When director Emilio Estevez’ feature narrative film “The Way” was released in 2011, audiences across the United States and many countries were introduced for the first time to the ancient pilgrimage route “El Camino de Santiago de Compostela.”
I had the opportunity to interview Martin Sheen at that time for NCR and followed it up with anarticle about a screening in which Sheen, his son Emilio Estevez, and producer David Alexanian, spoke to the audience after. “The Way” is a fictional story about an American eye doctor who takes his deceased son’s place on the Camino and is transformed.
At this writing, a documentary about the Camino is being released: “Walking the Camino: Six Ways to Santiago.” It was in production at the same time as “The Way” but the filmmakers, led by director/producer Lydia B. Smith, ran out of funds to finish it. Sheen, who saw an early cut of the film, called it “brilliant” and “wonderful.” Sheen is known for his generosity and kindness so his comments may seem effusive. However, this documentary is very fine indeed.
“Walking the Camino” follows six key pilgrims: Samantha Gilbert (Brazil/UK), Tomas Moreno (Portugal), Anne-Marie “Misa” Misser (Denmark), Wayne Emde (Canada), Tatiana Jacquot (France) and Annie O’Neil (USA and a co-producer of the film). Of course there are others who come in and out, hostellers who comment as well as a bishop and a Franciscan priest.
As in “The Way,” this film starts at St. Jean Pied de Port, the beginning of the most famous of all the pilgrim routes to Santiago, the Camino Francese. As one priest says at the beginning of the film, people make the pilgrimage for many reasons: devotion, purification, and penance being the more traditional motives. In the olden days, going back 1,200 years, people used to walk the Camino instead of going to jail, and even then some people would pay others to walk it for them, which rather defeats the purpose. One thing is for sure, walking the Camino will change your life.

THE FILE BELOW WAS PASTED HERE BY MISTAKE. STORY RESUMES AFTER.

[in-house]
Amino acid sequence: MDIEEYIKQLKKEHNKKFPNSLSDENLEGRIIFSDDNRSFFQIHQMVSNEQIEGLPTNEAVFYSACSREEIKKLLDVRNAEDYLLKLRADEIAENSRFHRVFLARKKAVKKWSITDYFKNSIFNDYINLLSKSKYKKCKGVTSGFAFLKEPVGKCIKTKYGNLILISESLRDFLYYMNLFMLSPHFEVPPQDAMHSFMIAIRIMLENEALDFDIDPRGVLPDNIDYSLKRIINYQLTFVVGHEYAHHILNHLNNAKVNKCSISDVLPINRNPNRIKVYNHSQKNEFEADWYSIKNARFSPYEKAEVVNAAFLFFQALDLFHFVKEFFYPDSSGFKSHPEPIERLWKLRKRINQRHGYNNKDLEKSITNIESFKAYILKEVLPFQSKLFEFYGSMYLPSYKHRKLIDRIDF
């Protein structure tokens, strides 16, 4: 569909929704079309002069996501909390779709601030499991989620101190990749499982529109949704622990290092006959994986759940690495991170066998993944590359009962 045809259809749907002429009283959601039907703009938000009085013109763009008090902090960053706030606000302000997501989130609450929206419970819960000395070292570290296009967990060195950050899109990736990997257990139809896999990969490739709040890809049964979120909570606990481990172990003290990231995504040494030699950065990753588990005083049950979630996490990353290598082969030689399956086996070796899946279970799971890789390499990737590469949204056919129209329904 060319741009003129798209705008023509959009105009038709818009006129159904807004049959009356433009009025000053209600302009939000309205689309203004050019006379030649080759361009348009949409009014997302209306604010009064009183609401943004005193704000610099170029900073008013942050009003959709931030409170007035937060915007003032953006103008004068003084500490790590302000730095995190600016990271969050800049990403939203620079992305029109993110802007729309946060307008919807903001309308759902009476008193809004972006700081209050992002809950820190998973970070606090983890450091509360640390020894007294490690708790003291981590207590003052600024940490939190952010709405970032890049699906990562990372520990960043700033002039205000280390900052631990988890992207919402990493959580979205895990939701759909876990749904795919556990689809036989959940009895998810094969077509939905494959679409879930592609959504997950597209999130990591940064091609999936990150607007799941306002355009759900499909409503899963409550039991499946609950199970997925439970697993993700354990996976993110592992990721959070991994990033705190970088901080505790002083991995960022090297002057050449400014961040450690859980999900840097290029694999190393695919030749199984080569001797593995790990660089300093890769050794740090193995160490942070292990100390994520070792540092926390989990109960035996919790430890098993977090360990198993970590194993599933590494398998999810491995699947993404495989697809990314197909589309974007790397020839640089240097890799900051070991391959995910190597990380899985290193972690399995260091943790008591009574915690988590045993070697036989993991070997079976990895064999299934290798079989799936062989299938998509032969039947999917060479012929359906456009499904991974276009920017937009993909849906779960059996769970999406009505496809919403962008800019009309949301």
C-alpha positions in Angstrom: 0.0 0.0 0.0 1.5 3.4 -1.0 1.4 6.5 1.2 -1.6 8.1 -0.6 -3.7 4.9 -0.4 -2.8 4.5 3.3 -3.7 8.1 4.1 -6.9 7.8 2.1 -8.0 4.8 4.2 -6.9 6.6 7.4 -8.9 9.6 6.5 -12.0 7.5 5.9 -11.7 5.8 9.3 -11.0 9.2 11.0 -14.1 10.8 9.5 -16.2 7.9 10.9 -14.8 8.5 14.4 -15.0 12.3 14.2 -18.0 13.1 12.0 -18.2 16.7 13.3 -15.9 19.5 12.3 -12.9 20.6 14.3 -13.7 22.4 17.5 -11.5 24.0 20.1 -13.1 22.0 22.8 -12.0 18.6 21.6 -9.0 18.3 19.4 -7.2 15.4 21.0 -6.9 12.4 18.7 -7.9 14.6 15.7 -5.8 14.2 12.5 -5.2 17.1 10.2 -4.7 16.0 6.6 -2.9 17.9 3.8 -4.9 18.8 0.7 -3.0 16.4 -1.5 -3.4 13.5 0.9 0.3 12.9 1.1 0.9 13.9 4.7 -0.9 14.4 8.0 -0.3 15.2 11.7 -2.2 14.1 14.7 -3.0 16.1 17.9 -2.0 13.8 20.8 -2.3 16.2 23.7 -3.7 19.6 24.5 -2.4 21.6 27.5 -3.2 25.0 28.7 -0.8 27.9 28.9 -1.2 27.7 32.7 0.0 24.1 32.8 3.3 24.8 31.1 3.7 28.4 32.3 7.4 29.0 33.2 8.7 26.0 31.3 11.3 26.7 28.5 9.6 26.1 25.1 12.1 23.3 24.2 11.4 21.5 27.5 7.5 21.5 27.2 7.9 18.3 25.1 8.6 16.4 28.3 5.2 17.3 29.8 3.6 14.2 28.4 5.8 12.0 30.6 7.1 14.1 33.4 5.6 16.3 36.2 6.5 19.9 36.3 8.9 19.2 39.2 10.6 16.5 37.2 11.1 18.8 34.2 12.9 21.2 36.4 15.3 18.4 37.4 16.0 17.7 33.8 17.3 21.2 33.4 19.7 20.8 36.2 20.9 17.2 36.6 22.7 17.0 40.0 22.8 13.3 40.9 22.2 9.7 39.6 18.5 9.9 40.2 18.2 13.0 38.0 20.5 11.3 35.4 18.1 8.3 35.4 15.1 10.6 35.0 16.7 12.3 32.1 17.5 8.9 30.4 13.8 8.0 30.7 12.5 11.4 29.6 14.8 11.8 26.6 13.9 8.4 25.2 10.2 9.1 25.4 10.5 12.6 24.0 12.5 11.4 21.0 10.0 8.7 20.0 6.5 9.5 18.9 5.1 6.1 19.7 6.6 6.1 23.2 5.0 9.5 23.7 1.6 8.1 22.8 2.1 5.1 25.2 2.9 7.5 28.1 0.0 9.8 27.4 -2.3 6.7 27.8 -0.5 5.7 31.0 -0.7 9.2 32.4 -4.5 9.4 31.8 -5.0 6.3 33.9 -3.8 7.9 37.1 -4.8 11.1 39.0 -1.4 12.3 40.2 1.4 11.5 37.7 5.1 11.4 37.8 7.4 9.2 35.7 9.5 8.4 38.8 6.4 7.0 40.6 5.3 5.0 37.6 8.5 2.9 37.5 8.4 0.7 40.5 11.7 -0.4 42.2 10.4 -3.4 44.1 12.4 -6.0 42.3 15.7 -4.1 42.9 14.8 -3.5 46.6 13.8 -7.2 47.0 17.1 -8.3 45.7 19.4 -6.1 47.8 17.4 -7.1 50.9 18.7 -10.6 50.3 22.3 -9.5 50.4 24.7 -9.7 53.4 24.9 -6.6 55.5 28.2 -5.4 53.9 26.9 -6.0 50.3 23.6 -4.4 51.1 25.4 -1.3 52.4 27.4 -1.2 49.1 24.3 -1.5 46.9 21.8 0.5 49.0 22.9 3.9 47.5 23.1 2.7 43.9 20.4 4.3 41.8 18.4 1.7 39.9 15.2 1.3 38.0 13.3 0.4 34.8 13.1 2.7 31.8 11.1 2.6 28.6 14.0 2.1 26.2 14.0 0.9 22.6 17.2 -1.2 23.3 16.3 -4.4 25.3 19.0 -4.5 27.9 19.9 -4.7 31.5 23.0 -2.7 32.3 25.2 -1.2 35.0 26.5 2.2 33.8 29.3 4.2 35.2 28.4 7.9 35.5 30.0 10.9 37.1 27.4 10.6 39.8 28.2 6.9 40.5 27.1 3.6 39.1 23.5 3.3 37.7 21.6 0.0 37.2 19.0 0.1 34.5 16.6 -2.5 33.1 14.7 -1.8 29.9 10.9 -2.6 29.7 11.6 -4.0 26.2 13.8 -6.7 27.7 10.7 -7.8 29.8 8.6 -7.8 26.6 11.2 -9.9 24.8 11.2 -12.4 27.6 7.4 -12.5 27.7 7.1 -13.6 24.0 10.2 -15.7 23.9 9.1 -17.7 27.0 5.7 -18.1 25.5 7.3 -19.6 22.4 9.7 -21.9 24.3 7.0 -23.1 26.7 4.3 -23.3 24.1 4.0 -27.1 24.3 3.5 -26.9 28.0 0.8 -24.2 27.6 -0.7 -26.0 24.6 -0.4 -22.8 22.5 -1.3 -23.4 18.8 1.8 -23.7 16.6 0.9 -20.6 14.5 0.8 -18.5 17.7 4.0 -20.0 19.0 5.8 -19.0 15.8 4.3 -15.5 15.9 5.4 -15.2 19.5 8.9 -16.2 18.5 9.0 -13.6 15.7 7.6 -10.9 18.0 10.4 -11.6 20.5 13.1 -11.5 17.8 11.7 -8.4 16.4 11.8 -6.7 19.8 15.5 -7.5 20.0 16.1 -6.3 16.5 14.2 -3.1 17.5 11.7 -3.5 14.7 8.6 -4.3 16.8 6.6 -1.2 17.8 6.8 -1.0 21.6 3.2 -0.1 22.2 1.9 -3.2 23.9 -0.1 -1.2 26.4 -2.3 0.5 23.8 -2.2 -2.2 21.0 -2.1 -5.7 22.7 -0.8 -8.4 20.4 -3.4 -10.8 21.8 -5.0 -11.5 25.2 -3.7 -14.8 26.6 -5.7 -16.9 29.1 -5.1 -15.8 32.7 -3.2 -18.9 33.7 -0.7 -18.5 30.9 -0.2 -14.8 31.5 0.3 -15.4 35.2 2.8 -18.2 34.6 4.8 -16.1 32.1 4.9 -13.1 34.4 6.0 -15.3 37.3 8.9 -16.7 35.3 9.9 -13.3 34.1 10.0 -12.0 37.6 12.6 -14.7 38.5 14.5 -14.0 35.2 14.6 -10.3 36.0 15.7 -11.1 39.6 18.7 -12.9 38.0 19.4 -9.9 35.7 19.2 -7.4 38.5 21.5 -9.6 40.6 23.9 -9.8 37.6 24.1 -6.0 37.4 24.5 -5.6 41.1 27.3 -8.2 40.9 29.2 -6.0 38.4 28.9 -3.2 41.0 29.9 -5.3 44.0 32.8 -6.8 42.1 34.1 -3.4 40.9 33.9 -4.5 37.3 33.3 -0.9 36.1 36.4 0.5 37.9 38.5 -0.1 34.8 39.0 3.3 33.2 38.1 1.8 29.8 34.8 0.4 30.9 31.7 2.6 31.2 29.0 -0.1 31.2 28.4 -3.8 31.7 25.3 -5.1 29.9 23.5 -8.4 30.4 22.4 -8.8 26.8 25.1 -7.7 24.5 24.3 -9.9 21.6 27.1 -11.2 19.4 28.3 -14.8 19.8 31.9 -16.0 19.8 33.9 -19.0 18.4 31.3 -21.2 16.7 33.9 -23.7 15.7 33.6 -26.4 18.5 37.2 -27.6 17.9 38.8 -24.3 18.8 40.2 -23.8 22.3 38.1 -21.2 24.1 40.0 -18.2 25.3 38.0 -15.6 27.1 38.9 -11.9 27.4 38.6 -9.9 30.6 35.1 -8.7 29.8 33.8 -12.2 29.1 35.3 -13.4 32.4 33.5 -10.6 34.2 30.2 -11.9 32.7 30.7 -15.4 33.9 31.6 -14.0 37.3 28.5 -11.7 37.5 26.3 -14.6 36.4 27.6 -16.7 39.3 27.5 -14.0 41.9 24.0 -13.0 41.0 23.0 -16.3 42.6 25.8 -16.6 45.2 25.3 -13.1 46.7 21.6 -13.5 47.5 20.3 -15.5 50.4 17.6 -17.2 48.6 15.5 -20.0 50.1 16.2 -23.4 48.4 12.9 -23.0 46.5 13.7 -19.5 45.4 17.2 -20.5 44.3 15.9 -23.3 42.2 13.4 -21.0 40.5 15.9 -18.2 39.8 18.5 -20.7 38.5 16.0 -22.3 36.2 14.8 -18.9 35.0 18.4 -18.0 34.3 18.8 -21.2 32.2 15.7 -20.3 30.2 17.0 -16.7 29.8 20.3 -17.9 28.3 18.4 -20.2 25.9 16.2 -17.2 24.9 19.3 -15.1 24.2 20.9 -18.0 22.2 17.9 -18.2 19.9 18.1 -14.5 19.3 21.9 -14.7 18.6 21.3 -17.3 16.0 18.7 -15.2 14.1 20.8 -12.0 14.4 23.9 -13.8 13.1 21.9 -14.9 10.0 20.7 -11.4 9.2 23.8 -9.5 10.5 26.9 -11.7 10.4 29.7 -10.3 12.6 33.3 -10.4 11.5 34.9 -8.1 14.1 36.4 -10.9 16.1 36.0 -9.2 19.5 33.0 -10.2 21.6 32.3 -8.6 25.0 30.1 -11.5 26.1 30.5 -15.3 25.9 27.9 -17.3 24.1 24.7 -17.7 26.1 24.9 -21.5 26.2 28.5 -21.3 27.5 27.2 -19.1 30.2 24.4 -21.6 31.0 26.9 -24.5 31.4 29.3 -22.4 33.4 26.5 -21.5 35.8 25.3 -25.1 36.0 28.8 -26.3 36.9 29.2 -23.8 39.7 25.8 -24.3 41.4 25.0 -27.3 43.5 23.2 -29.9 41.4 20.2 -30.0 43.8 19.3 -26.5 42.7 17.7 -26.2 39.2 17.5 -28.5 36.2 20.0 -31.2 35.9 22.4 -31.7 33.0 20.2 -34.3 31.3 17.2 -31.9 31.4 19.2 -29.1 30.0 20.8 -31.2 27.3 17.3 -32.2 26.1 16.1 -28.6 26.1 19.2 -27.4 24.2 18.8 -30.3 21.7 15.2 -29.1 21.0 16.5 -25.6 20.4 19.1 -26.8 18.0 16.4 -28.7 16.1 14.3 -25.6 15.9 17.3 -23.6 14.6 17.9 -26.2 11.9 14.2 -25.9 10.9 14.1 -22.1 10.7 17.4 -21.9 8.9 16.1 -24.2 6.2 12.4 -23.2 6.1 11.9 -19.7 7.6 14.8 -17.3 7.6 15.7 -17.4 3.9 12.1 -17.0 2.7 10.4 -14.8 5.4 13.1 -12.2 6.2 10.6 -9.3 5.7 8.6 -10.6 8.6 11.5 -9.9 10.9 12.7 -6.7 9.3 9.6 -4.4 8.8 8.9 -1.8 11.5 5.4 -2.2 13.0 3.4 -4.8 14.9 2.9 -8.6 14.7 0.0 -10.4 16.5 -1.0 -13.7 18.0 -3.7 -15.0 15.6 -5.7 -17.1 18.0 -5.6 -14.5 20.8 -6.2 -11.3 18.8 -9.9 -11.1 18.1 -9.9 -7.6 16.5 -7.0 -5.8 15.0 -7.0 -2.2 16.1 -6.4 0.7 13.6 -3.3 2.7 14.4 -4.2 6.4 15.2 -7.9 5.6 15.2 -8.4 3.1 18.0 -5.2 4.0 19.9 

Samantha lost her job and is depressed. But she discards just about everything, even the pills, before starting the Camino. She cut her hair and dyed it another color. And for a whole month she goes without shampooing her hair. By the end she has found interior meaning and a resolve to really live. She admits that people told her she would find answers on the Camino but realized that she didn’t even have the questions. The more she walks, the more her depressions lifts.
Wayne is a widower who is walking with Jack who had presided over his wife’s funeral four years before. Early on he reflects that “there may be something beyond this, but today I have this, the Camino, and I will walk this day the best that I can.” Jack is more spiritual than Wayne and says, “If you go to Santiago searching for him you will not find him … unless you take him with you from the beginning.” Later Wayne says, “Every day is a journey and the road itself is home” ….
Click here to CONTINUE READING my review at the National Catholic Reporter …
Click HERE for the film’s official website.